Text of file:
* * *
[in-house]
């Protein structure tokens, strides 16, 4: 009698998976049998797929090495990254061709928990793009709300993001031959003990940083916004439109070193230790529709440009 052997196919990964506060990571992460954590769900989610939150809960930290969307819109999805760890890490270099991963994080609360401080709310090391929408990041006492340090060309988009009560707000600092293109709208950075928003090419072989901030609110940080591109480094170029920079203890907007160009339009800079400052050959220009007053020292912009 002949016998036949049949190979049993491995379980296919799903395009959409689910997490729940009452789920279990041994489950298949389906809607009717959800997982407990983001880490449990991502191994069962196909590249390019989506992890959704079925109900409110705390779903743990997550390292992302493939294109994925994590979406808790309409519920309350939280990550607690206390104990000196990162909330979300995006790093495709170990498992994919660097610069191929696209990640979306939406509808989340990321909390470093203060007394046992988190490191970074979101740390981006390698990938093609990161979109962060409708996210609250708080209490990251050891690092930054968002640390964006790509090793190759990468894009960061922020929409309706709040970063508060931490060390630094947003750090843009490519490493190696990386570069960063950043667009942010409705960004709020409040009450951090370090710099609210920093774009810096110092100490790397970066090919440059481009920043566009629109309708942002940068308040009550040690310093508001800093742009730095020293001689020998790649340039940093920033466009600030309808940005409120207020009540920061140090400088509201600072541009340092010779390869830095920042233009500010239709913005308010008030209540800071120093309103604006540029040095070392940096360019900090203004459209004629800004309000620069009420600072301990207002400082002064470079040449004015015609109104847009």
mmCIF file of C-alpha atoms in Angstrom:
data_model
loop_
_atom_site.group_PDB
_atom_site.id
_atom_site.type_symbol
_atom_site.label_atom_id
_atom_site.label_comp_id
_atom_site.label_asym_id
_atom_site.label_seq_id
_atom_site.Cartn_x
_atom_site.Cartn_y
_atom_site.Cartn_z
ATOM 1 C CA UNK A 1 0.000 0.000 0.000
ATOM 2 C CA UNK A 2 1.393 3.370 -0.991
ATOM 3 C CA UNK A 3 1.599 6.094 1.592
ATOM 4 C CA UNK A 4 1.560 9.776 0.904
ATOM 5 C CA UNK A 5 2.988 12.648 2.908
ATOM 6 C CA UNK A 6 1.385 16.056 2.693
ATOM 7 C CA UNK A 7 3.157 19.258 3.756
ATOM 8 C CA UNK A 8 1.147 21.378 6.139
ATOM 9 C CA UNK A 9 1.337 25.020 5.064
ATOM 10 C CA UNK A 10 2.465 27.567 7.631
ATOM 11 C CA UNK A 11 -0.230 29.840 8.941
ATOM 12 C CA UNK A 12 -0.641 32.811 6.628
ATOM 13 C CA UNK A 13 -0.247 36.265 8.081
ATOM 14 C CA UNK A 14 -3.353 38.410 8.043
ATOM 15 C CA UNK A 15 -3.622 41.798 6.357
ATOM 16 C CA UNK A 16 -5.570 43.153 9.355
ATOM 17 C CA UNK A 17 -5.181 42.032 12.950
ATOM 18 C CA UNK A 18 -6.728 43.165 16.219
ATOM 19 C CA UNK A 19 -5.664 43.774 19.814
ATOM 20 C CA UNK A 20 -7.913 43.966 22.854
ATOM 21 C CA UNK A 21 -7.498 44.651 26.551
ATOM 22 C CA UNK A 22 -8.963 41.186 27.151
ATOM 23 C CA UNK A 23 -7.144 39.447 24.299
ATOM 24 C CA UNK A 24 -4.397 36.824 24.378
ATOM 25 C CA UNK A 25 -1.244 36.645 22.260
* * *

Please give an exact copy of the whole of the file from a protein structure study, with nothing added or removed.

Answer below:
[in-house]
């Protein structure tokens, strides 16, 4: 009698998976049998797929090495990254061709928990793009709300993001031959003990940083916004439109070193230790529709440009 052997196919990964506060990571992460954590769900989610939150809960930290969307819109999805760890890490270099991963994080609360401080709310090391929408990041006492340090060309988009009560707000600092293109709208950075928003090419072989901030609110940080591109480094170029920079203890907007160009339009800079400052050959220009007053020292912009 002949016998036949049949190979049993491995379980296919799903395009959409689910997490729940009452789920279990041994489950298949389906809607009717959800997982407990983001880490449990991502191994069962196909590249390019989506992890959704079925109900409110705390779903743990997550390292992302493939294109994925994590979406808790309409519920309350939280990550607690206390104990000196990162909330979300995006790093495709170990498992994919660097610069191929696209990640979306939406509808989340990321909390470093203060007394046992988190490191970074979101740390981006390698990938093609990161979109962060409708996210609250708080209490990251050891690092930054968002640390964006790509090793190759990468894009960061922020929409309706709040970063508060931490060390630094947003750090843009490519490493190696990386570069960063950043667009942010409705960004709020409040009450951090370090710099609210920093774009810096110092100490790397970066090919440059481009920043566009629109309708942002940068308040009550040690310093508001800093742009730095020293001689020998790649340039940093920033466009600030309808940005409120207020009540920061140090400088509201600072541009340092010779390869830095920042233009500010239709913005308010008030209540800071120093309103604006540029040095070392940096360019900090203004459209004629800004309000620069009420600072301990207002400082002064470079040449004015015609109104847009």
mmCIF file of C-alpha atoms in Angstrom:
data_model
loop_
_atom_site.group_PDB
_atom_site.id
_atom_site.type_symbol
_atom_site.label_atom_id
_atom_site.label_comp_id
_atom_site.label_asym_id
_atom_site.label_seq_id
_atom_site.Cartn_x
_atom_site.Cartn_y
_atom_site.Cartn_z
ATOM 1 C CA UNK A 1 0.000 0.000 0.000
ATOM 2 C CA UNK A 2 1.393 3.370 -0.991
ATOM 3 C CA UNK A 3 1.599 6.094 1.592
ATOM 4 C CA UNK A 4 1.560 9.776 0.904
ATOM 5 C CA UNK A 5 2.988 12.648 2.908
ATOM 6 C CA UNK A 6 1.385 16.056 2.693
ATOM 7 C CA UNK A 7 3.157 19.258 3.756
ATOM 8 C CA UNK A 8 1.147 21.378 6.139
ATOM 9 C CA UNK A 9 1.337 25.020 5.064
ATOM 10 C CA UNK A 10 2.465 27.567 7.631
ATOM 11 C CA UNK A 11 -0.230 29.840 8.941
ATOM 12 C CA UNK A 12 -0.641 32.811 6.628
ATOM 13 C CA UNK A 13 -0.247 36.265 8.081
ATOM 14 C CA UNK A 14 -3.353 38.410 8.043
ATOM 15 C CA UNK A 15 -3.622 41.798 6.357
ATOM 16 C CA UNK A 16 -5.570 43.153 9.355
ATOM 17 C CA UNK A 17 -5.181 42.032 12.950
ATOM 18 C CA UNK A 18 -6.728 43.165 16.219
ATOM 19 C CA UNK A 19 -5.664 43.774 19.814
ATOM 20 C CA UNK A 20 -7.913 43.966 22.854
ATOM 21 C CA UNK A 21 -7.498 44.651 26.551
ATOM 22 C CA UNK A 22 -8.963 41.186 27.151
ATOM 23 C CA UNK A 23 -7.144 39.447 24.299
ATOM 24 C CA UNK A 24 -4.397 36.824 24.378
ATOM 25 C CA UNK A 25 -1.244 36.645 22.260